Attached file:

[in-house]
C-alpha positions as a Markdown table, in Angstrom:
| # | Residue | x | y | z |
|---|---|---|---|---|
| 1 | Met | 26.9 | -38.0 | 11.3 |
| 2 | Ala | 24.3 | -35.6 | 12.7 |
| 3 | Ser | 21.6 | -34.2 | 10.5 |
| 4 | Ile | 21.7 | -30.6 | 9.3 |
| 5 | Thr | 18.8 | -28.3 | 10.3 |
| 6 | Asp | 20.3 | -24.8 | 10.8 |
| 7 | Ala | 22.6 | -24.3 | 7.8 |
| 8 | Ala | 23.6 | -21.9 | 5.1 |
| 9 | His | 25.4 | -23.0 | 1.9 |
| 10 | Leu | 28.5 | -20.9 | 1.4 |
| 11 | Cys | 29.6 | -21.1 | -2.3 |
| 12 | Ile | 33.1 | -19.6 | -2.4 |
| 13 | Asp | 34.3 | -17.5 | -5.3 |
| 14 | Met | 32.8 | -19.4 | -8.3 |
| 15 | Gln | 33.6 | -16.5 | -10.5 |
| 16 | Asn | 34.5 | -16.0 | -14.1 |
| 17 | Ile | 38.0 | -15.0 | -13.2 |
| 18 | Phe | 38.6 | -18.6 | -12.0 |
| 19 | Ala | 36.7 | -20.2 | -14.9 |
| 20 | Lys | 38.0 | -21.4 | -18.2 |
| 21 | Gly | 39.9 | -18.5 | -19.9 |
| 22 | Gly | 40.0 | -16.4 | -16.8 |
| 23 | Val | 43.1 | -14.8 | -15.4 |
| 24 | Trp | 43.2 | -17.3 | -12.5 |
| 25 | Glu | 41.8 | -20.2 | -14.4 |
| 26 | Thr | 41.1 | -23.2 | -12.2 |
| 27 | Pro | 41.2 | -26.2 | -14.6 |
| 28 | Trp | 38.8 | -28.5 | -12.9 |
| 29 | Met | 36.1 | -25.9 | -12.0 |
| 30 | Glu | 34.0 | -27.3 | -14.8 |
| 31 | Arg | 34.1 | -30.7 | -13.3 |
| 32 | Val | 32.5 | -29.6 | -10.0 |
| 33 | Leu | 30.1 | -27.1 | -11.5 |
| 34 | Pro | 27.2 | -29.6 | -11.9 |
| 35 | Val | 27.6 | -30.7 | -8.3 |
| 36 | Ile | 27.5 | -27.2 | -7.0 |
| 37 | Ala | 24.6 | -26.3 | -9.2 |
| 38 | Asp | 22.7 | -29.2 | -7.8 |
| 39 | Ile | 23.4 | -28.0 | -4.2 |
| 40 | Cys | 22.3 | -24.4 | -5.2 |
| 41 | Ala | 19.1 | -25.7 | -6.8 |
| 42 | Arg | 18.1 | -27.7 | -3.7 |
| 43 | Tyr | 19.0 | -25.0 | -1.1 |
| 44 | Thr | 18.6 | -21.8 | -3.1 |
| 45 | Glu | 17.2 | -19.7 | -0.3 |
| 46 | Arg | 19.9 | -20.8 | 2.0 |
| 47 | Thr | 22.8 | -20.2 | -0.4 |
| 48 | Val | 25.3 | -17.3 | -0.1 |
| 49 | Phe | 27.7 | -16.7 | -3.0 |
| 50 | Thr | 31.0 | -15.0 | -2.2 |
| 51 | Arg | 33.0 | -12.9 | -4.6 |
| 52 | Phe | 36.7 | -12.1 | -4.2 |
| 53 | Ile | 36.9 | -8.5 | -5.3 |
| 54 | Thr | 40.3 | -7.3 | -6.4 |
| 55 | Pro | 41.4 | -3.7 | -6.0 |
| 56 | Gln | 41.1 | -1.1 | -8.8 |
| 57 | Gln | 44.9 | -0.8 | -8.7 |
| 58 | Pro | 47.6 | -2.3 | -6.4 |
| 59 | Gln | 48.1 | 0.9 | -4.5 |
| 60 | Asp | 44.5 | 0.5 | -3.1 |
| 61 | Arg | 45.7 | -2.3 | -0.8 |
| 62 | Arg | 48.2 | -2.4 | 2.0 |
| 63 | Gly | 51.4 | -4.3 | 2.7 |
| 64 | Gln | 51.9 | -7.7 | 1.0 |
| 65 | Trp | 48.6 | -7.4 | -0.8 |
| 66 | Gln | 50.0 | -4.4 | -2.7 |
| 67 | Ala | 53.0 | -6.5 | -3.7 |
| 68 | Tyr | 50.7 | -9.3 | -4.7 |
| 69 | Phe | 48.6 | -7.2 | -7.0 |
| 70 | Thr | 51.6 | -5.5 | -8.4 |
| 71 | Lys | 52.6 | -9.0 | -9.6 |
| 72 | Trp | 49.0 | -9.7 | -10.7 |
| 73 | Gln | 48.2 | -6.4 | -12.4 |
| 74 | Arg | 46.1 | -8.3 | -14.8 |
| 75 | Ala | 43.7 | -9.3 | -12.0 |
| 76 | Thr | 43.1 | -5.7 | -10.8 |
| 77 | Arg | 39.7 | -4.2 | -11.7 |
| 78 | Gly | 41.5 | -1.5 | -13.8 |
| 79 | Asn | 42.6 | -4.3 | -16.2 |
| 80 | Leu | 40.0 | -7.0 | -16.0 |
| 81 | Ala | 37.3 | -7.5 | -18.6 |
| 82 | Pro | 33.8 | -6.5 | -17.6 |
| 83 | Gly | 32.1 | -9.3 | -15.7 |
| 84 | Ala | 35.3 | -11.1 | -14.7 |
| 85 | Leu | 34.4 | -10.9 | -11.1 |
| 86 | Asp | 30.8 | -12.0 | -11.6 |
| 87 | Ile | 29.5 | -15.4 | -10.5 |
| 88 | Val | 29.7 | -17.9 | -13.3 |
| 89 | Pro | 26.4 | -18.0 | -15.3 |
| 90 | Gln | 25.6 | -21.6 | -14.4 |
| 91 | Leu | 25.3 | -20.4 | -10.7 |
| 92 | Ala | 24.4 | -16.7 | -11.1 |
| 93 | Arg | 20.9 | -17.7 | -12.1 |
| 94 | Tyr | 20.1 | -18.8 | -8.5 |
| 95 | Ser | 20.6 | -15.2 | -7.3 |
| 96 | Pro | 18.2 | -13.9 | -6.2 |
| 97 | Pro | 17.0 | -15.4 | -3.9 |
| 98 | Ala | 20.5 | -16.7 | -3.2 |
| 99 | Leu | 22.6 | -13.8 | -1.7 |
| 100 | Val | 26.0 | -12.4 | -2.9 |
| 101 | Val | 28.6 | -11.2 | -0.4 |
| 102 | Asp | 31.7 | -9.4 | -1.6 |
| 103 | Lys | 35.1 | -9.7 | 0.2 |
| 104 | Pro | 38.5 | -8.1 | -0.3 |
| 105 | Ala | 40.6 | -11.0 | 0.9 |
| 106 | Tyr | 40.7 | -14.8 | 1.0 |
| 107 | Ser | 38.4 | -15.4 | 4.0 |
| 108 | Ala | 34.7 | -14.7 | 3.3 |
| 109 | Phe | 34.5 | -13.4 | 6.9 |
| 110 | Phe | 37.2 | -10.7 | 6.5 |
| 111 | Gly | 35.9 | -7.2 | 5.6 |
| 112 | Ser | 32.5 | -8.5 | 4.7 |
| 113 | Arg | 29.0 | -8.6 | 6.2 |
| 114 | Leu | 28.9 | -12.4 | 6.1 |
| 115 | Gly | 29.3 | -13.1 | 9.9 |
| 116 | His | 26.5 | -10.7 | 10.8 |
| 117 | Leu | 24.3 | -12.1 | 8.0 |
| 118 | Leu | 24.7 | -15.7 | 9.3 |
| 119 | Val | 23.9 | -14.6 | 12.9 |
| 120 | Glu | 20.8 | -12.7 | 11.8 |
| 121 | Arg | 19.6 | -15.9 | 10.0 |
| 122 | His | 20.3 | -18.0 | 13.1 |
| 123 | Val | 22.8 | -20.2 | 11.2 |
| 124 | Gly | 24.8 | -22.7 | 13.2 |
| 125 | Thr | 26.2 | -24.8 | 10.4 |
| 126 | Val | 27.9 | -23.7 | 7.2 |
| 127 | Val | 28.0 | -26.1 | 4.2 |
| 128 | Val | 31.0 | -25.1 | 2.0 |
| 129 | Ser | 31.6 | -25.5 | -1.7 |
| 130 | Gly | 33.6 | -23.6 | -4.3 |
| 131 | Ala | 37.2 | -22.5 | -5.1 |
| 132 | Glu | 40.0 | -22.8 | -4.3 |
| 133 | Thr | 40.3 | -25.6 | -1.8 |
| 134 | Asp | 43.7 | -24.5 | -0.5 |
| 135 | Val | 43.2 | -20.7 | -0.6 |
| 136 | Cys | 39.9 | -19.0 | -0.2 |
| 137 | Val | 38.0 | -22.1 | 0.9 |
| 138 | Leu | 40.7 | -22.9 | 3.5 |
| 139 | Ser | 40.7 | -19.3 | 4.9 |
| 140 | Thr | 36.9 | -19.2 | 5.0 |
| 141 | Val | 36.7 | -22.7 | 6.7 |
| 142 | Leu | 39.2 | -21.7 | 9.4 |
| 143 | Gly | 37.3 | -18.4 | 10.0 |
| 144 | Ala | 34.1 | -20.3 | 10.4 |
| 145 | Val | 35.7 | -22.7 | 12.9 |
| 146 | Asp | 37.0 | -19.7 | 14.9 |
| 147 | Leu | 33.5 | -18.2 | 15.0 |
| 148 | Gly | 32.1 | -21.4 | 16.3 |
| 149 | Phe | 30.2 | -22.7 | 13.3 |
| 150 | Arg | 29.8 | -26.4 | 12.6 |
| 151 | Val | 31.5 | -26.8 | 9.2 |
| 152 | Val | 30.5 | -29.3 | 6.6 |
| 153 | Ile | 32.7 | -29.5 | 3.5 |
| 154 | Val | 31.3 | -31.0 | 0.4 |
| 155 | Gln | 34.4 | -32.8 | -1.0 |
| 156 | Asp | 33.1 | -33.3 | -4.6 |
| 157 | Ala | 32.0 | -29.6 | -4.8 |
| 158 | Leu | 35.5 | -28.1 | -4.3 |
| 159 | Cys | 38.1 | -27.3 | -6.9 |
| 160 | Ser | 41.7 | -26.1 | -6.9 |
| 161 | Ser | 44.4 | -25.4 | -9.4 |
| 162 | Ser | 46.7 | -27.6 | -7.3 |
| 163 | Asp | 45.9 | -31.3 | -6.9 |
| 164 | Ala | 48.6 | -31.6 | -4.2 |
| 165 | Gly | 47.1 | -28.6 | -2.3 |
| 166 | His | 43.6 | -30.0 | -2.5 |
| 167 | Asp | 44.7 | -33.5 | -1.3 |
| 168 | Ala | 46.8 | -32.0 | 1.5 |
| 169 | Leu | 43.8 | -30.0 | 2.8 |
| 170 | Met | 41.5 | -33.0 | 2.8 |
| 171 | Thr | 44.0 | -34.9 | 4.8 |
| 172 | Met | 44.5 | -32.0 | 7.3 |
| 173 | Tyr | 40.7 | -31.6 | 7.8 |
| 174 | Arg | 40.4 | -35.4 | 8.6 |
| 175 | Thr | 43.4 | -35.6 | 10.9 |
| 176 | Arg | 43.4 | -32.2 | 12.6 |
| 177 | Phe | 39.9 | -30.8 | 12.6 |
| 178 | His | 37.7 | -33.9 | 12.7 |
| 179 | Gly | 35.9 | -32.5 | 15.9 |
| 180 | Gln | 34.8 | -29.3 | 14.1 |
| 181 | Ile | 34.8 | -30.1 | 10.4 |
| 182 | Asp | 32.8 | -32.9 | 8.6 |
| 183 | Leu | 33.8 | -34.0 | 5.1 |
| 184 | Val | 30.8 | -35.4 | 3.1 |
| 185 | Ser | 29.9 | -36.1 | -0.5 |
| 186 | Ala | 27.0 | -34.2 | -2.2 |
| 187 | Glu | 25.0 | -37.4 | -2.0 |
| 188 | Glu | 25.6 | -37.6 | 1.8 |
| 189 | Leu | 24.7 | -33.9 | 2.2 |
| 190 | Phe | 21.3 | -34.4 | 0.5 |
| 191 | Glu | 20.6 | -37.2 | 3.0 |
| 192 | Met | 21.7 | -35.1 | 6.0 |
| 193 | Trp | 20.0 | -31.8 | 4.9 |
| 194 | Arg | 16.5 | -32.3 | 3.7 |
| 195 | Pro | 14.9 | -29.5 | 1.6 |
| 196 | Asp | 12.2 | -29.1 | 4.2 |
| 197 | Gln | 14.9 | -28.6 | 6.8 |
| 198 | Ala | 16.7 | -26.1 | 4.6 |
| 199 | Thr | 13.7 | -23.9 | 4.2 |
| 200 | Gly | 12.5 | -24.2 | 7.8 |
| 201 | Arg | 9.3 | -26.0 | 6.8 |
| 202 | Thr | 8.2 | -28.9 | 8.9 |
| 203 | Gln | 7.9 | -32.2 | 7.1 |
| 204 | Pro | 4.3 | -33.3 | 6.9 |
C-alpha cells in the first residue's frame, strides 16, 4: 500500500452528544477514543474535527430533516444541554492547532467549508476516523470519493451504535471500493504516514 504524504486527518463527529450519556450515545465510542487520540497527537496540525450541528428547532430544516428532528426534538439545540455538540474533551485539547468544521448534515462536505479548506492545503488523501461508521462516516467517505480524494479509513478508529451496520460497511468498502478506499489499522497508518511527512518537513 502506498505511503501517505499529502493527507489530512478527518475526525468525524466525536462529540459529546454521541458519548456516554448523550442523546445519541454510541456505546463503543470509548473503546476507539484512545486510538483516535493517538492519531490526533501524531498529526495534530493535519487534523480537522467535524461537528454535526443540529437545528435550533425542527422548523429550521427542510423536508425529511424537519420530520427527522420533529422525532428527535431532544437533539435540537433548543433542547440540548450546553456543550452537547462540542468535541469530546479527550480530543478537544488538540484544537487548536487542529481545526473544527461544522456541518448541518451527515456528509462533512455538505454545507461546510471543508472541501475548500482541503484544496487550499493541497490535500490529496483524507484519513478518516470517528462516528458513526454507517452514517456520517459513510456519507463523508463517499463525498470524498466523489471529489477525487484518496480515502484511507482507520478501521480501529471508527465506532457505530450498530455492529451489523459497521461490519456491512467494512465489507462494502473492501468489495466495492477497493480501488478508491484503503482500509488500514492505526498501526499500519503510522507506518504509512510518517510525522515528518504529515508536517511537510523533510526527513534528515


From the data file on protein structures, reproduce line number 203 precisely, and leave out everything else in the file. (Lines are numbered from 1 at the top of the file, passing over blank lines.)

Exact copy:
| 199 | Thr | 13.7 | -23.9 | 4.2 |